smooth bed covered the whole area, to a thickness of 13 cm. A layer of wet lime plaster, on average 1 cm. thick, was spread over it. This was done in stages, area by area, and the mosaicist had to work before the plaster dried. Normally, the mosaicist would draw outlines of the composition in red or black. He would then start laying the tesserae into the wet plaster. The tesserae were usually cubes 1 cm. square, cut from local limestone, basalt, jasper, or oil shale. Sometimes glass tesserae were used in order to achieve brighter colours, such as green, blue, and gold (Neal 1976, 241; Piccirillo 1986a, 40; Ling 1994, 77-89; Nassar and Al-Muheisen 2010; Nassar and Turshan 2011; Al-Muheisen and Nassar 2012; Nassar 2013; Nassar and Al-Muheisen 2013; Al-Muheisen and Nassar 2014; Nassar 2015; Nassar and Sabbagh 2016)). Much the same technique (without glass tes-serae) was used for the floors of the locations of study in Madaba area.
3. THE PORTRAIT: DESCRIPTION AND ANALYSIS
The art of portrait (bust) of the visual art and im-plemented on raw materials and various technolo-gies, such as murals painting, sculpture, mosaics and other. The art Portrait in general of ancient arts, which could artist that employed in the formation of his art, and it seems that this kind of art has its roots in the centuries old, and one of the oldest forms in Jordan is found at the site of Ain Ghazal, which goes back to the Neolithic period (Rollefson 1984, 185-192; Grissom 2000, 25-45). Portrait and formed through three forms of models either full or half or human heads, and can identify shapes Portrait here busts carried out on the floor mosaic in the Byzantine pe-riod. Portrait on the art of mosaics, it seem ap-peared in the Roman period, for example, Bust-Portrait Ponoma Goddess of Autumn/ the Season Mosaic at Cirencester in Corinium Museum, Eng-land, which dates to late second century AD (Russell 1986, 243-266; Ling 1998, 13, Fig. 5). The study shed spotlight on the Byzantine busts - portraits that ap-peared on some floors mosaic in Jordan and Madaba as a model. At the begging we will to describe the bust-Portrait, A which is subject of the study and then analysis symbolically and technical to know how to progress by artist byzantine, also we know there were influents or effects, whether classical or local. Can be classified of the bust-Portrait that found in the floors of churches Madaba into two main for the description and analysis of the symbolic and analysis of Art: the portrait represents the shapes humanity and the other represents the God-dess, In the beginning, the study descriptions for each section and then will allocate titles in terms of the analytical study is the analysis art.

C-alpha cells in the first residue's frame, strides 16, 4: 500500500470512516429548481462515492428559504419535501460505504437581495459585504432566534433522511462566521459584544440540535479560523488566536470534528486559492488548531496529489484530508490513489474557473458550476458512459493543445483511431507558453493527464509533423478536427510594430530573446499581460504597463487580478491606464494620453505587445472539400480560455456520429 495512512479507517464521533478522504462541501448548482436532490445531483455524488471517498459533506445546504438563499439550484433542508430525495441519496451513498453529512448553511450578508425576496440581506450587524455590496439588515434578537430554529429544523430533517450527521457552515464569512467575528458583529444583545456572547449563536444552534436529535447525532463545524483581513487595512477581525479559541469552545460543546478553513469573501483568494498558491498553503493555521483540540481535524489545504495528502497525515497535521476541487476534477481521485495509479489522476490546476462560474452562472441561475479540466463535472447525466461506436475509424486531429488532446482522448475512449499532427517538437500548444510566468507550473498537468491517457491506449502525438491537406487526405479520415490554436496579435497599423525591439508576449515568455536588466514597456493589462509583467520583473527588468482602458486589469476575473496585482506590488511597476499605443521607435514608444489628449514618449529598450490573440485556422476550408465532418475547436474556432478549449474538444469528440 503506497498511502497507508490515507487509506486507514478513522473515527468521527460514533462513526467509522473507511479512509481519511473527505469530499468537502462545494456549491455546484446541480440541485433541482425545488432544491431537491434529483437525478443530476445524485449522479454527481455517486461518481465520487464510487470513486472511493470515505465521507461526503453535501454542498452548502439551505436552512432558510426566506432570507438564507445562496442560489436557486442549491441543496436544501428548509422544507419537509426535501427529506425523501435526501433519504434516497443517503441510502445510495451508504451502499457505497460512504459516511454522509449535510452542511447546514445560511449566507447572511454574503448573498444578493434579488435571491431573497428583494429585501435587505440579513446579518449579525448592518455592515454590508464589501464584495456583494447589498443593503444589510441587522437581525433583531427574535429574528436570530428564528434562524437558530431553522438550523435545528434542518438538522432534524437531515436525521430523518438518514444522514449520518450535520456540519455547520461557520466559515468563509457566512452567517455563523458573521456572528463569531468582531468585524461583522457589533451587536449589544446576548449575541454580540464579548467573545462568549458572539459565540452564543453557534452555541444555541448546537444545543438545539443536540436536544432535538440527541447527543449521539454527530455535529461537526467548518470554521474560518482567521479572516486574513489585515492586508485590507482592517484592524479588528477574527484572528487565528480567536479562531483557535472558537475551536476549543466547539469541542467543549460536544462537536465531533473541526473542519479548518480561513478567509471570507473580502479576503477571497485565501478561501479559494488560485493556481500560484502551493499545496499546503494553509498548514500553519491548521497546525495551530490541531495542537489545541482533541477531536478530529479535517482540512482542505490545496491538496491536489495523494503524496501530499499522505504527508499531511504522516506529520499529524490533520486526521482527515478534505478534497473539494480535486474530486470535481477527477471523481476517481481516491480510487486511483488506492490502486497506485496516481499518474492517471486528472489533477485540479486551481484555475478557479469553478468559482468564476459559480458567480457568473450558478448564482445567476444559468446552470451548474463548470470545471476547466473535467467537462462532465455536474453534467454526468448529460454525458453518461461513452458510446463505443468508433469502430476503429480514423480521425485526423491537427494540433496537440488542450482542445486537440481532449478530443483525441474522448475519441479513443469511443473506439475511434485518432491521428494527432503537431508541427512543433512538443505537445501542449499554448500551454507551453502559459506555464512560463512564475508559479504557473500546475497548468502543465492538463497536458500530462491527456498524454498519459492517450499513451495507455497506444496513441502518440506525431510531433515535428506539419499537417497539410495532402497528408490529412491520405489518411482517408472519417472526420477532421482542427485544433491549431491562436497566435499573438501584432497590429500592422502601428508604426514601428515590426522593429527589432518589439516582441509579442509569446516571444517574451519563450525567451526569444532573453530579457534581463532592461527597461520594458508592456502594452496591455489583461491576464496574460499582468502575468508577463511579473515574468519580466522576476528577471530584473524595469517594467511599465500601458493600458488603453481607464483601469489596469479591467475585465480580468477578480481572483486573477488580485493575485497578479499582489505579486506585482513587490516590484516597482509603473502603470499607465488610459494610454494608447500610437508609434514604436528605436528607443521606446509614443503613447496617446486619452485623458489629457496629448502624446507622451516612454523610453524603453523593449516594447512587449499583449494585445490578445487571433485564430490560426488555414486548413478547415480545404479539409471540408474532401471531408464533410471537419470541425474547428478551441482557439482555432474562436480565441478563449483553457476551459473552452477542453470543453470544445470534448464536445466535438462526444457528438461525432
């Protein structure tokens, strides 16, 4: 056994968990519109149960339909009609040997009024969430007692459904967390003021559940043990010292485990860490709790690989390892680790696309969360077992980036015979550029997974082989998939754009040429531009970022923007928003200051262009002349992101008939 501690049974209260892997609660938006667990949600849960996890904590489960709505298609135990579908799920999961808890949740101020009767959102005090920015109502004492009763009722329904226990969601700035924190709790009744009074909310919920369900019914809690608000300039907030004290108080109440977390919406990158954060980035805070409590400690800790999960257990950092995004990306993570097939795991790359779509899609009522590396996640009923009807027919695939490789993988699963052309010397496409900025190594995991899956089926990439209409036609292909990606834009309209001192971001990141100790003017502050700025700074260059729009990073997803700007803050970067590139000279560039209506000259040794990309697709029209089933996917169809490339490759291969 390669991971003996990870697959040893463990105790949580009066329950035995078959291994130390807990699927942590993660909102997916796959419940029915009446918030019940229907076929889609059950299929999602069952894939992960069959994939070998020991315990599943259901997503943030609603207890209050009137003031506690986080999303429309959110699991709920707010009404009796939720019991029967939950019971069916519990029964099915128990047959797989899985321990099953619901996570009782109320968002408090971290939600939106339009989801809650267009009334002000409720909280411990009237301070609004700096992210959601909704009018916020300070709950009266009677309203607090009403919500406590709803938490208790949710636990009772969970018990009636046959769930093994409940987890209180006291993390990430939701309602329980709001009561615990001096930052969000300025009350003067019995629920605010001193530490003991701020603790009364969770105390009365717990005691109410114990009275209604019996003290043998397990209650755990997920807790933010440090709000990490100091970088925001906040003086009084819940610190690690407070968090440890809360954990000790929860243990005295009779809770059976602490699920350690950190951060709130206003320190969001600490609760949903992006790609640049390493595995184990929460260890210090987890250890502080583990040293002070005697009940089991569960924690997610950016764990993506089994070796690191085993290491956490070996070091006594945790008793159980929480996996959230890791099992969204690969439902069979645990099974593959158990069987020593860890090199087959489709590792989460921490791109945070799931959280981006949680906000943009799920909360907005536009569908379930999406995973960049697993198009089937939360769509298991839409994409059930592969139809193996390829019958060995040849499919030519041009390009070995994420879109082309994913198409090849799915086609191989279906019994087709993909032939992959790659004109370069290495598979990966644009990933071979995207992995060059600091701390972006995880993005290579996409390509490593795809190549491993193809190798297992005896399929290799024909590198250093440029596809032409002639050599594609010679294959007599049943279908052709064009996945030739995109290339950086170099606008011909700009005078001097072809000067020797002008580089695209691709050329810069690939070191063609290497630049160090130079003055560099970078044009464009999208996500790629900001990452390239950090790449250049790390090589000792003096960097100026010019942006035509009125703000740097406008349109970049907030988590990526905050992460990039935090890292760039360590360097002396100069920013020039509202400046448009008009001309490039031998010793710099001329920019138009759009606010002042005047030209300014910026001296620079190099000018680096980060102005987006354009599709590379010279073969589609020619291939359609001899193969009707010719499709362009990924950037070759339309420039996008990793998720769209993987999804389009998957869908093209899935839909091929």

THE PORTRAIT ART DURING THE BYZANTINE PERIOD, JORDAN: A COMPARATIVE STUDY 95
Mediterranean Archaeology and Archaeometry, Vol. 16, No 3 (2016), pp. 93-105
4.1 PORTRAIT BUST (MAN).
The Portrait carried out on the floors of some Byz-antine churches in Jordan, for example, there is an example of a great portrait busts of bearded man from the Chapel of the Priest John at Mount Nebo Mukhayyat, which dates to 565 AD (Saller and Bagatti 1949; Piccirillo 1989, 176-200; 1997, 66, Pl. 216). Here, the man came amid of the simple frame, the colors are read and black, while the man wearing a tunic colored in red, black, gray and white. The cover of the robe has two broad red stripes (tunica laticlavia) and a red clock. Head is cover by simple halo came in a circular motion, and black colored gray; his beard and mustache and tinted black and brown, eyes large and wide, broad nose to the end.
Figure 1 Portrait-bust (Man) /Mount Nebo
4.2 PORTRAIT - BUST OF WOMAN
t seems that the beginning of the speared pictures with Women in portrait was executed on the mosaics found in the National Archaeological Museum in the city of Naples in Italy, dated to between the end of the first century BC and the beginning of the first century AD (Dunbabin 1999, 72, Fig. 8). There are some locations in Jordan included a Woman bust Portrait, for example, on the floor of the Chapel of the Priest John at Mount Nebo-Mukhayyat (Fig. 2), which dates back to 565 AD (Saller and Bagatti 1949; Piccirillo 1989, 176-200; Piccirillo 1997, 66, Pl. 217). The Portrait came amid a simple square frame, col-ored black shale and dark red, which represents a woman wearing a dress tunic, colored white, black and gray. The mantle colored in red, pink and yel-low; while connects to the top with bond circular colored in yellow and black like the ring, hair long
was a wreath and a crown of pearls colored in yel-low, earrings round shape. It is also a pearl, sur-rounded by a halo white and black; the face of por-trait is round with a wide brown eyes.
Figure 2 Portrait Bust of Woman/ Mount Nebo
Such Portrait found in the Archaeological Muse-um Naples National in Italy, but here was the oldest, dated to the end of the first century B.C. and the be-ginning of the first century AD (Maiuri 1953, 98, 99; Ling 1998, 124, Fig. 88; Dunbabin 1999, 80, Plate 8).
4.3 PORTRAIT REPRESENT OF THE GOD-DESS
The portrait of the goddess it seem is appeared in the floor mosaics during the Greek period, we find one example from Greece is found in the floor of din-ing room (room 9)